Written by Kit Burns
Hailing from the South, the rock & roll band Parallel probably would’ve have existed if it wasn’t for music from the North. The Pacific Northwest, that is. Parallel’s guitar-drenched style is third-generation grunge, the Seattle sounds of Nirvana and Pearl Jam seeding the likes of Matchbox 20 and Live and giving birth to a commercial yet still kick-ass offspring. And if you think Parallel have no indie cred for being similar to Rob Thomas or Tonic, you’re wrong; this is a band that actually performed at CBGB before it was torn down. Perhaps more importantly, Parallel’s fourth CD, Superhero Madness, is jam-packed with memorably catchy and definitely radio-friendly efforts.
Kit Burns: Parallel has a definite kinship with commercial rock bands like Matchbox 20 and 3 Doors Down. Given that the group is still independent, but many indie-rock fans are pop-culture snobs, who makes up the band’s fanbase at the moment?
Wil Plyler [lead guitar]: That is a great question. Our fans are college kids to middle-aged rockers. Our appeal is that we sound so commercial, everyone is familiar with our sound. We have the Matchbox songs and we have the Foo Fighters songs. Our goal was to write hits and be marketable to a wide fan base. I love it when little kids come up and get an autograph and their soccer mom wants one to.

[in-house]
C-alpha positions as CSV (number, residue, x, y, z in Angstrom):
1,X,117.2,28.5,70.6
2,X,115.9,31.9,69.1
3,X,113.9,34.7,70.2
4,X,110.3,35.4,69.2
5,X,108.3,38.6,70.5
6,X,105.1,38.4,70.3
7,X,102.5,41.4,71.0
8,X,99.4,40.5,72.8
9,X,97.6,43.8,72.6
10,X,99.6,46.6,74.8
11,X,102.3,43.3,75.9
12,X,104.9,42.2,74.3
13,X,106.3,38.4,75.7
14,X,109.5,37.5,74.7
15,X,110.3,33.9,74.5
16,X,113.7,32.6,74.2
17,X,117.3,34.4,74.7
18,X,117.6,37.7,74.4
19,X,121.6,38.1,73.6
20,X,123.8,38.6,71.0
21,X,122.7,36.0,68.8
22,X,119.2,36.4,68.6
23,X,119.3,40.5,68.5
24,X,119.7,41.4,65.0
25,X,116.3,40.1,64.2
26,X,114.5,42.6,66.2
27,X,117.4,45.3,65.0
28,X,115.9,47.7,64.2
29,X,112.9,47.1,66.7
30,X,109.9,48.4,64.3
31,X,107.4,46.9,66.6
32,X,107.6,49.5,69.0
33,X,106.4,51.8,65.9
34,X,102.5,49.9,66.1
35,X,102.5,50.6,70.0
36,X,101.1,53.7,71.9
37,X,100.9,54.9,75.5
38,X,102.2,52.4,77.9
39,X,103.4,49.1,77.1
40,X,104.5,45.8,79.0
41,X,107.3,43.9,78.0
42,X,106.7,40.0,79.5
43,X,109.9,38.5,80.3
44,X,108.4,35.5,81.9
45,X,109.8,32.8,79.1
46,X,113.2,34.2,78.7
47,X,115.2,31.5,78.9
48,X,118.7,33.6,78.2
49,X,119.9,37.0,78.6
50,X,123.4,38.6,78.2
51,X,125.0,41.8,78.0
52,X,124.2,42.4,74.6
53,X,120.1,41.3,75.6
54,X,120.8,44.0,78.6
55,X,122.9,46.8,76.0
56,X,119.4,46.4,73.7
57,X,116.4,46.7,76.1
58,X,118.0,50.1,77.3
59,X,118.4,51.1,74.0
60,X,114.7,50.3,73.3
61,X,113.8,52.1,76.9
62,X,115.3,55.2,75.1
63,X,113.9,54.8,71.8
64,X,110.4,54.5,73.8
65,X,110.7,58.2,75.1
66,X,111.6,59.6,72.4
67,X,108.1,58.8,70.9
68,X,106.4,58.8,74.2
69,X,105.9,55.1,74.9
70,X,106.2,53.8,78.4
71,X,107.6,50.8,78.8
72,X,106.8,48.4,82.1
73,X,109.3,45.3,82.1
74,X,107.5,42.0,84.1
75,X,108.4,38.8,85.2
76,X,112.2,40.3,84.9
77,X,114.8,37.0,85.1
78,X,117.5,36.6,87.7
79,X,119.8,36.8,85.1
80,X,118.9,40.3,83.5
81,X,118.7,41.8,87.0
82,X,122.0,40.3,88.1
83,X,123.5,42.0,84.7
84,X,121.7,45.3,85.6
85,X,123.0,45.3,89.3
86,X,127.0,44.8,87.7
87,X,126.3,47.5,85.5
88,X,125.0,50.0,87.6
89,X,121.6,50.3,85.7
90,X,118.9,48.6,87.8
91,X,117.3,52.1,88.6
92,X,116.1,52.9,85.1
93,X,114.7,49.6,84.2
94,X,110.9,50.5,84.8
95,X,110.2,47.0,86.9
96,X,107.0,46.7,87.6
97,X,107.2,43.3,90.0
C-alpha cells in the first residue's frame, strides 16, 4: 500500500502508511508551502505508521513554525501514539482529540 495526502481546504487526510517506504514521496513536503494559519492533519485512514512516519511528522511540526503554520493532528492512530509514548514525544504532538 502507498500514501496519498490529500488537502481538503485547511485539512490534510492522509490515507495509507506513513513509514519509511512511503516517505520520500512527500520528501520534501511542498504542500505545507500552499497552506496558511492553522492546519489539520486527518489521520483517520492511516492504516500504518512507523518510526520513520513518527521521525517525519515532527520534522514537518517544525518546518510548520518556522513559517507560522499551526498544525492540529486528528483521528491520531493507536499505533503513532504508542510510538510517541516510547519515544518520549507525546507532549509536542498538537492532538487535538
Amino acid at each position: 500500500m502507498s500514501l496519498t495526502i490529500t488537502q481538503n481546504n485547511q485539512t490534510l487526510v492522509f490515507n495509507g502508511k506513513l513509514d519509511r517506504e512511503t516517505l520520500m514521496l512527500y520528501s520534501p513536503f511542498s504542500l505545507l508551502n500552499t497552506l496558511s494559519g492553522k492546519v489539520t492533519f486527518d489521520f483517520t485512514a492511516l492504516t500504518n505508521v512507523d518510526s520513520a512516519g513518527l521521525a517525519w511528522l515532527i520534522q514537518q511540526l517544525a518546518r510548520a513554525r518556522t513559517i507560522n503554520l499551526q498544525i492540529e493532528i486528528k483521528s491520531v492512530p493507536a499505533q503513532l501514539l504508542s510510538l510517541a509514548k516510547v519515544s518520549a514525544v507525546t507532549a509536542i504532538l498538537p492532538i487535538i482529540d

Burns: When and how did Parallel get together?
Plyler: Parallel was formed in 2000 by Jack Smith [vocals], John Cunningham [guitar], and [myself]. We formed to just write some songs and go do a demo for fun. It was just to do something fun and new that summer. We ended up writing songs that people seemed to enjoy. So here we are eight years later still writing music and for the most part; people still enjoy them.
Burns: Parallel played at the legendary punk club CBGB, which is now gone. What was that experience like?
Plyler: CBGB was great. We played there in 2004 for the Meany Fest. The odd thing was it was non-smoking. Clean air and tatoos. We met people from around the world who then emailed us back that they loved our music and were fans. That was a great experience. Driving in manhattan was a nightmare and parking a passenger van. How does UPS do it? Very unique experience considering a band from the Carolinas that had never played outside of North Carolina.
Burns: Why did you title the album Superhero Madness?
Plyler: We titled it that way because it sounds like superhero madness. The record was put together in a week. 19 hour days. Songs sound like Mellencamp to AC/DC. We even have a Gospel U2 kind of song. All that togerther gives you a superhero, the good, and the madness which is how different all the music is.
Burns: What rock groups had the most impact on you as you were growing up?
Plyler: All the guys have multitude of influences. Smith: Athenaeum, Matchbox, R.E.M., U2.
John: Dave Matthews, Bush.
Jason Puccio [drums]: Pearl Jam, Rage Against the Machine.
Plyler: Guns N’ Roses, Stone Temple Pilots.
Joe Hamilton [bass] – Hanson, Willie Nelson, Vince Gill. Oh, and New Kids on the Block.